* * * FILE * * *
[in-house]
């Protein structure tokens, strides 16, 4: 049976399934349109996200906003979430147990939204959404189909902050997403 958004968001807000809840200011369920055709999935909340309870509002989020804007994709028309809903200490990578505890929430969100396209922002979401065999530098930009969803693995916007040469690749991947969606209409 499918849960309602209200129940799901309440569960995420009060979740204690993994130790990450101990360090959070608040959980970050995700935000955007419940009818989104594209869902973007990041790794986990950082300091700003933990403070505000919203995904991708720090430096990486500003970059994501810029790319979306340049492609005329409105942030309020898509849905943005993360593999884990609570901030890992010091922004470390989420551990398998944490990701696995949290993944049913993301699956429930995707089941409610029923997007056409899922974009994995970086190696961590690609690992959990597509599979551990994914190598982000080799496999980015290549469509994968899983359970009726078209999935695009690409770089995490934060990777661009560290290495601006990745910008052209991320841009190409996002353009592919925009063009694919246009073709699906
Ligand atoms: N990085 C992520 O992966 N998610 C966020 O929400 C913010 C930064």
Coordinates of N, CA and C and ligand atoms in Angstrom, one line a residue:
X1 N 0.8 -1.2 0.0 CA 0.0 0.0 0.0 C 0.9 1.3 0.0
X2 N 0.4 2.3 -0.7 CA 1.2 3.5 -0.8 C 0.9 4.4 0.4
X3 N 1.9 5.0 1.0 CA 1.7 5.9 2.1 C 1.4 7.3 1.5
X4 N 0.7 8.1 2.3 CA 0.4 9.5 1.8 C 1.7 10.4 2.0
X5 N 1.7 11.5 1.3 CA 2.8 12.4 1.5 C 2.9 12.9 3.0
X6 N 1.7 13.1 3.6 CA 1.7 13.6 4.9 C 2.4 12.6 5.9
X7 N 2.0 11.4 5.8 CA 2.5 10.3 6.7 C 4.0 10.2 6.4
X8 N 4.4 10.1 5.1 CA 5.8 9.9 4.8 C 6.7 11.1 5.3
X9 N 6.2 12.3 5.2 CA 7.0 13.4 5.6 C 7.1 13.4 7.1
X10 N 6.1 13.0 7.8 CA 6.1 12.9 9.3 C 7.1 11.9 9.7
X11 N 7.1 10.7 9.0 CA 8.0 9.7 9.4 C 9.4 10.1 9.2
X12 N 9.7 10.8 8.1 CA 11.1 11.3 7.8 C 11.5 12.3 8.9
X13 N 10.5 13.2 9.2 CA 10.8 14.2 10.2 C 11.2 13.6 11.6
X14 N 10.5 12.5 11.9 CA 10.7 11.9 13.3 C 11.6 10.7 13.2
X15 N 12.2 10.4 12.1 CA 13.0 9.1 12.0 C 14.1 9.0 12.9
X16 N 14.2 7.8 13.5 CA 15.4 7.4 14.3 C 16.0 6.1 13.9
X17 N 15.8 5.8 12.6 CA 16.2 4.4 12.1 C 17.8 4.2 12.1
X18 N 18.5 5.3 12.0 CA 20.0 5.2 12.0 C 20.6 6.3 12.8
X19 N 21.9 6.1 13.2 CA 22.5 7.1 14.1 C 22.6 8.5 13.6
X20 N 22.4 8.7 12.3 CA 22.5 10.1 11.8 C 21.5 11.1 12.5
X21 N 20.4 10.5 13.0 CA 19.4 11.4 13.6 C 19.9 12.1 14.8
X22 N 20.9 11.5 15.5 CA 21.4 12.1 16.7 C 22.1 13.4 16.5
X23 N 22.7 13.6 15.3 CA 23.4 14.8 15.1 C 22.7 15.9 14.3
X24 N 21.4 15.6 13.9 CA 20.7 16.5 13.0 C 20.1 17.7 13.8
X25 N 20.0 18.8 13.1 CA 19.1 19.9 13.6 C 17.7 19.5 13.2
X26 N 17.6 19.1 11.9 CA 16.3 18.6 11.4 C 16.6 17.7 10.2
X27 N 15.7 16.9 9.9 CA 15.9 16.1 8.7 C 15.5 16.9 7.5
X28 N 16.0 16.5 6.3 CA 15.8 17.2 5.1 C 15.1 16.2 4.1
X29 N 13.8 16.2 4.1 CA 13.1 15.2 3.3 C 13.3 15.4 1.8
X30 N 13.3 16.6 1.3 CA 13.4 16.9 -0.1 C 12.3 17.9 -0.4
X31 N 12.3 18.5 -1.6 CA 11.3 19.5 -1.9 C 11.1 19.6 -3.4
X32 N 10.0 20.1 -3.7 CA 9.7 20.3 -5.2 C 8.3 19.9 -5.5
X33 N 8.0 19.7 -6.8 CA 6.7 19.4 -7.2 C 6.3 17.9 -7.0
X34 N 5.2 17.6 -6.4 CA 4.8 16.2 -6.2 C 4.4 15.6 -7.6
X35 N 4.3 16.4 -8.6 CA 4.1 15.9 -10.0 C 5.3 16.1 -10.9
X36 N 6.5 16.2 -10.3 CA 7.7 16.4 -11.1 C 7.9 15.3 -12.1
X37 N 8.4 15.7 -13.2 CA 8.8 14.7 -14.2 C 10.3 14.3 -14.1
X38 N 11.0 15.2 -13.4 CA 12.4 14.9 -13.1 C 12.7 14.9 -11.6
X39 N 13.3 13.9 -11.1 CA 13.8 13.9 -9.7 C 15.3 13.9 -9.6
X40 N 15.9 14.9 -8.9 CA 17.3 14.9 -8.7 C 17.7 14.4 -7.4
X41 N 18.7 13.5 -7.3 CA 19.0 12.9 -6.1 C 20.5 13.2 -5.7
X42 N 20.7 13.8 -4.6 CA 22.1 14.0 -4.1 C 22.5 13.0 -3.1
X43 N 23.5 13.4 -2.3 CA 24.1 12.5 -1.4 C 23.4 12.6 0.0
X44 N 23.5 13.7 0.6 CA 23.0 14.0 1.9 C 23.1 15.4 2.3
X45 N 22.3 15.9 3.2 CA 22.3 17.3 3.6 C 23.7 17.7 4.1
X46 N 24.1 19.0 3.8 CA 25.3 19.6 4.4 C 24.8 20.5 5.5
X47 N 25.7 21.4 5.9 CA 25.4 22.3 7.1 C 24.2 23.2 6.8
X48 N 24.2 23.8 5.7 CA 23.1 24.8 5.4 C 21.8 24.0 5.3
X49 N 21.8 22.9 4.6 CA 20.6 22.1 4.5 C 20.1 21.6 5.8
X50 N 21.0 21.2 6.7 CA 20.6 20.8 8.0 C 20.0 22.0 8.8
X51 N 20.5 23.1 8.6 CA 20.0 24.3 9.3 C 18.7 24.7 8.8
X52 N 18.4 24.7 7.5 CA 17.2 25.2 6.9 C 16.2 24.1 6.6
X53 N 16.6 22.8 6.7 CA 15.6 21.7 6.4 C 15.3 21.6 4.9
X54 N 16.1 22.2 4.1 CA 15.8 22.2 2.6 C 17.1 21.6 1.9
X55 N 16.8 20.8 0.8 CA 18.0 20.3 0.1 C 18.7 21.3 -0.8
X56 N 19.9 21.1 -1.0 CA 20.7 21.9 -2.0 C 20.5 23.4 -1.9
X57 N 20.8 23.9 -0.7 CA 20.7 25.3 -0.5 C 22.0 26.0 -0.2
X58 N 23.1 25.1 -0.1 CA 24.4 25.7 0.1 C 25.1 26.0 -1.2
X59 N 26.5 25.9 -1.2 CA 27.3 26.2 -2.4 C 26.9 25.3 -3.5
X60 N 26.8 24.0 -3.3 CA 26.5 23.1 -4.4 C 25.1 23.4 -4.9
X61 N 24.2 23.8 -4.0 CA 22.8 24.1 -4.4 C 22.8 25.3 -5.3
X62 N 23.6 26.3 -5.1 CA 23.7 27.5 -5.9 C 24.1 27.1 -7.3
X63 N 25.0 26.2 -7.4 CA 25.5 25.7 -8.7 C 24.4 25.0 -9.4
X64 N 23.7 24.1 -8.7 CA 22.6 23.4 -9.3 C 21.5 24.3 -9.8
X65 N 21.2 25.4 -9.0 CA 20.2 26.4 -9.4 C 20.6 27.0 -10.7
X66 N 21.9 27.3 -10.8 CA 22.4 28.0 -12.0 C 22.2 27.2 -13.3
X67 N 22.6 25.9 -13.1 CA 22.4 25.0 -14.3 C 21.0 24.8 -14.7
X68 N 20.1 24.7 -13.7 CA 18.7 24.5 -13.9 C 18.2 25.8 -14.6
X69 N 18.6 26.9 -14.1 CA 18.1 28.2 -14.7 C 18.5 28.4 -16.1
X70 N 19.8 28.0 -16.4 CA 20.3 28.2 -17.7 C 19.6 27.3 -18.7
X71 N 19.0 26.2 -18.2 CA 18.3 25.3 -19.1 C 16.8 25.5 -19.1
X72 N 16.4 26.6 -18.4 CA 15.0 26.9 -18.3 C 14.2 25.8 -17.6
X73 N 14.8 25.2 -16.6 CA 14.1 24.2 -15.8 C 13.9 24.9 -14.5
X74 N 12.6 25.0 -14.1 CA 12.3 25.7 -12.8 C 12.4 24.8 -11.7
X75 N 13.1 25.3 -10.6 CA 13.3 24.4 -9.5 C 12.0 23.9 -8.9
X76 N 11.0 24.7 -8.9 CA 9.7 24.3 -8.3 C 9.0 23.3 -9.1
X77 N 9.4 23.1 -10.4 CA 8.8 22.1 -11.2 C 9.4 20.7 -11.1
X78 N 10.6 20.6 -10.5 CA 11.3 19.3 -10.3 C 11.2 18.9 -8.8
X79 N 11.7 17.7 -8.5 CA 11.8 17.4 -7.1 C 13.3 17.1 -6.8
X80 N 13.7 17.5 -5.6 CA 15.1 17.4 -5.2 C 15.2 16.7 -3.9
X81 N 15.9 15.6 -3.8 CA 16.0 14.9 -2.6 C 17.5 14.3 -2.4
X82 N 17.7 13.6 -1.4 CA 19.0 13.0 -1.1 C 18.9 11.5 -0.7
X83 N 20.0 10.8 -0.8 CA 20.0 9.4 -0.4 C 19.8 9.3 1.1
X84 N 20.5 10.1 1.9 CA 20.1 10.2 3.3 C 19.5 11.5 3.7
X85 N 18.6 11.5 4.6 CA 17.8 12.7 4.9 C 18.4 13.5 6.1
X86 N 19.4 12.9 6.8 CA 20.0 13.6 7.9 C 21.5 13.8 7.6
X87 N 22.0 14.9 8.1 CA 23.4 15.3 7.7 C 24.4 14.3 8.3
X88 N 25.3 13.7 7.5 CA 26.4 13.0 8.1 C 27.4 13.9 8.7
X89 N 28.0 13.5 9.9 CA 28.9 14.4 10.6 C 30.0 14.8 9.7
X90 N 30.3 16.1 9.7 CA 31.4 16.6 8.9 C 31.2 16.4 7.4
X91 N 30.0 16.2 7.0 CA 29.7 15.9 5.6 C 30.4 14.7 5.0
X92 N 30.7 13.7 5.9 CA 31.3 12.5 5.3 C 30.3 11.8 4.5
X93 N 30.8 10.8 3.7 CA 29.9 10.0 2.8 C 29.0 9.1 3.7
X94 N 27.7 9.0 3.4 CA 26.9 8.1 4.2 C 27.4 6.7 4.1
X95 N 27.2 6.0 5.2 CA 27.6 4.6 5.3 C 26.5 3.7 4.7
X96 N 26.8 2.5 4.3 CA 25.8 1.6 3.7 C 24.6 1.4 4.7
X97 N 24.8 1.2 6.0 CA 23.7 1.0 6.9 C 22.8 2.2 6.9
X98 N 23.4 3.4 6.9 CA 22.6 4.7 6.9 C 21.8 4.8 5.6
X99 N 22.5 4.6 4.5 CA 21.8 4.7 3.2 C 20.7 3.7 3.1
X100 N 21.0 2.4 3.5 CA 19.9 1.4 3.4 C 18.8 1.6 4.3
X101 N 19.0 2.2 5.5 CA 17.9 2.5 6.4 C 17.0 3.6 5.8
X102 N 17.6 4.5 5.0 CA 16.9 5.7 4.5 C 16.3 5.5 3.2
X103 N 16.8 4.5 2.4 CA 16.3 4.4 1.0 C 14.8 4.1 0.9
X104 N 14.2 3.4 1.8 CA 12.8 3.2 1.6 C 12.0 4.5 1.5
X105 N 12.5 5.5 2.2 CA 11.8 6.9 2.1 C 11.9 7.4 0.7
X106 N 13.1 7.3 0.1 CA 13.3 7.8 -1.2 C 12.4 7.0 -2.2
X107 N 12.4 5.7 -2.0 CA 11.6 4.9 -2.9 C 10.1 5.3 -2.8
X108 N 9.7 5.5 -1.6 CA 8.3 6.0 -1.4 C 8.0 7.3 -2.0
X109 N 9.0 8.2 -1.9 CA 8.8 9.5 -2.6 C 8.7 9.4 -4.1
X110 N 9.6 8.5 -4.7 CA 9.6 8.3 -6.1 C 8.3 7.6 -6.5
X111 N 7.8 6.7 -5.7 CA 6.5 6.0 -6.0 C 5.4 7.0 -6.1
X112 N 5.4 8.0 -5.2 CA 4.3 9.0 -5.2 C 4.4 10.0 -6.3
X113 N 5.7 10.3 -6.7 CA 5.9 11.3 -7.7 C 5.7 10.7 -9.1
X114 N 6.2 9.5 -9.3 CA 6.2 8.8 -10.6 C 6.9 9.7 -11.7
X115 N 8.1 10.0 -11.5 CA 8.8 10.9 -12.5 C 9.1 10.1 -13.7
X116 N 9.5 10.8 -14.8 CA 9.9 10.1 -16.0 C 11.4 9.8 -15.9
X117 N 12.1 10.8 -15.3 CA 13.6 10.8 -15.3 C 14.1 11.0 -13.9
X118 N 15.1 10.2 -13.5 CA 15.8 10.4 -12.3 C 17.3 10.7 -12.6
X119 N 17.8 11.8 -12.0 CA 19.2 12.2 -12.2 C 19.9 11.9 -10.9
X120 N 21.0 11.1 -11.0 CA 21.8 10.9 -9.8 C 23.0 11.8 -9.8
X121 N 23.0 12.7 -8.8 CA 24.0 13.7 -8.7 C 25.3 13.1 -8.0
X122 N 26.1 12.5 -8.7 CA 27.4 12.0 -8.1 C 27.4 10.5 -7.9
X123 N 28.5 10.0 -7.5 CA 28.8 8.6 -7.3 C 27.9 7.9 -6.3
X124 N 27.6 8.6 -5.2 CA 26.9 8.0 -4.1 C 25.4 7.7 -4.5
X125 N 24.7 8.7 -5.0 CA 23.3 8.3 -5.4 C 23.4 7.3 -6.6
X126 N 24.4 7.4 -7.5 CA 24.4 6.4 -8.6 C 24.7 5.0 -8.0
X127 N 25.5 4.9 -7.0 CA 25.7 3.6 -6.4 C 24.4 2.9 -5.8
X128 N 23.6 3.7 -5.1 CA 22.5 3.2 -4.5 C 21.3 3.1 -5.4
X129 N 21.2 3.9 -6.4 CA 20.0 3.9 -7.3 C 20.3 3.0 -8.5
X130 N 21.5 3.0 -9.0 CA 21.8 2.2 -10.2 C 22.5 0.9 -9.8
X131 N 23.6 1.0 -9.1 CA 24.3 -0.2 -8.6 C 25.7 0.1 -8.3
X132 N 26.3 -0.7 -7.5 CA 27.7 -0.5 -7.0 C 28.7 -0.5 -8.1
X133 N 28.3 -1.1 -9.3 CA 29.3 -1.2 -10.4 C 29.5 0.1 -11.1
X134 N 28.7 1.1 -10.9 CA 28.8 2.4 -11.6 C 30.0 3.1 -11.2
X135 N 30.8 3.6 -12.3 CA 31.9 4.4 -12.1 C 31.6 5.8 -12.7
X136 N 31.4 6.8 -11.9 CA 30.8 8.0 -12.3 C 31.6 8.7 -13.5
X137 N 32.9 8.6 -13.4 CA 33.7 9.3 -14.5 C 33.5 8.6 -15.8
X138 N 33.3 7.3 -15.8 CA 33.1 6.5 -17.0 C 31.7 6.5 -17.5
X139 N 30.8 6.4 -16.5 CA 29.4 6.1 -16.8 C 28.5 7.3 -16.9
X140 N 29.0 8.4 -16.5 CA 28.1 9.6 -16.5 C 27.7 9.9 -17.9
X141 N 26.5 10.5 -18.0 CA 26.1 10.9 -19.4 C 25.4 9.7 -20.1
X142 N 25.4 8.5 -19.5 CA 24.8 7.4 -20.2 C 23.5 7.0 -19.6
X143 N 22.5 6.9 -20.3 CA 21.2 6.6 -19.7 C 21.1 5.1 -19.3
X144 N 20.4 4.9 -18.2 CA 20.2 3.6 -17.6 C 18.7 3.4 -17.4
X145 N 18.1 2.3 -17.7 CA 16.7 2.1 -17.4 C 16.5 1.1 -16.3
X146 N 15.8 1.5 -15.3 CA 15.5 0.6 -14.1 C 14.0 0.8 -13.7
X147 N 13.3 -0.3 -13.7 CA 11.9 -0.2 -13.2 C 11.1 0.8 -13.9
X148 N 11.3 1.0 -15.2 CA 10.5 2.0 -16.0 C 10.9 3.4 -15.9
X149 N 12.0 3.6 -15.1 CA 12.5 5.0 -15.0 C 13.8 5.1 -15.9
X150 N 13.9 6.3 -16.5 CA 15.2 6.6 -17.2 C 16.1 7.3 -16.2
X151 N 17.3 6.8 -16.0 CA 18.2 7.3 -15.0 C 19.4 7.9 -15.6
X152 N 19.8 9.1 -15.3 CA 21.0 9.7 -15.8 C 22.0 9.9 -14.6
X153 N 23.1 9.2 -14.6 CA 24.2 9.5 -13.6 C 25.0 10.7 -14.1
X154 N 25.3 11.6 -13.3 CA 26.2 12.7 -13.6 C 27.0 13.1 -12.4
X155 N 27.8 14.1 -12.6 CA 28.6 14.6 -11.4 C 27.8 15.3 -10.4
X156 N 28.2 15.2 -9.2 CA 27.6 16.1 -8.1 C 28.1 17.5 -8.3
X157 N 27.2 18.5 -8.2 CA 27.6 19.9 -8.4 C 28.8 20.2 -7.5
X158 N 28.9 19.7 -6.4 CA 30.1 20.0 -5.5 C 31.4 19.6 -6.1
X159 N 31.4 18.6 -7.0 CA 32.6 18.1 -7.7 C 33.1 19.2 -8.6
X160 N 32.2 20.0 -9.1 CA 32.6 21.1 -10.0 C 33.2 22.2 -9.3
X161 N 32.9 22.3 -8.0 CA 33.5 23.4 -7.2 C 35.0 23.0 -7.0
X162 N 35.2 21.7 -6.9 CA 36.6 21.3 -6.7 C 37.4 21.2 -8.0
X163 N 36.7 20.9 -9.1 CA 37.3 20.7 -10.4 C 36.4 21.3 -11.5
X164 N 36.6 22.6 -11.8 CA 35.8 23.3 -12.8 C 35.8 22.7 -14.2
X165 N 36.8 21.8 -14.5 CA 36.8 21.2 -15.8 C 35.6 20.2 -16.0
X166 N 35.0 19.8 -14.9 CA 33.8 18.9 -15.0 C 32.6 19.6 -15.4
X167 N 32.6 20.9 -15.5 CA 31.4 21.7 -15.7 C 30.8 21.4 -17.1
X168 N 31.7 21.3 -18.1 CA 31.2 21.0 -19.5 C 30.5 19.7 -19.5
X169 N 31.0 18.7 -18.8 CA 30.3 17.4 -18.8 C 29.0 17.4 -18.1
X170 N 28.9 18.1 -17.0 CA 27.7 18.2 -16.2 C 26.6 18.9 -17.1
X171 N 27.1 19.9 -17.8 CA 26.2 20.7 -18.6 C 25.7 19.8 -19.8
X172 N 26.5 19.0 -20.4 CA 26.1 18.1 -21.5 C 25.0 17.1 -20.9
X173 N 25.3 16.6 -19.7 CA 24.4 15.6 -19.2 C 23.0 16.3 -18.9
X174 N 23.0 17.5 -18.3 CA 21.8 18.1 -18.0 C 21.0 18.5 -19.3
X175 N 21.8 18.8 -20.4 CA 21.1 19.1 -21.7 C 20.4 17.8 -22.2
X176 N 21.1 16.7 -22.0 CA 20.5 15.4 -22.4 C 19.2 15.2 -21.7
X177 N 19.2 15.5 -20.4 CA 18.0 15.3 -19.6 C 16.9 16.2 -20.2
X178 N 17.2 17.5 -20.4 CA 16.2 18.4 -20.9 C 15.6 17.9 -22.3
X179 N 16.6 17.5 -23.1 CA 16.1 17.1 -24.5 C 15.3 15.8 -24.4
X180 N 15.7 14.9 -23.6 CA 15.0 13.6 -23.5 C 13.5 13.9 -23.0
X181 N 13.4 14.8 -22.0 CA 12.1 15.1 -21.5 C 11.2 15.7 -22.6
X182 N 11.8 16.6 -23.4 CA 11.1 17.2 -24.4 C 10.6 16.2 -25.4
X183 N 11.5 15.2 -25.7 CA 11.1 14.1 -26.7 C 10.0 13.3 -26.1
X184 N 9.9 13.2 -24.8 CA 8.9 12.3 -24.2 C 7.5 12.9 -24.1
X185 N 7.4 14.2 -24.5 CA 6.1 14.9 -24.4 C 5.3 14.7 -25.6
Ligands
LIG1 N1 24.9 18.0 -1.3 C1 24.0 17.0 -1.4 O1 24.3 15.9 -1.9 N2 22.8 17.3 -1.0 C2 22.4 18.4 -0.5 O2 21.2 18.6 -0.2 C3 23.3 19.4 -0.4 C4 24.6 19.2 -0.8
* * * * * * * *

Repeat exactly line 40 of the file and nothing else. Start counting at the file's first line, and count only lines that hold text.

X36 N 6.5 16.2 -10.3 CA 7.7 16.4 -11.1 C 7.9 15.3 -12.1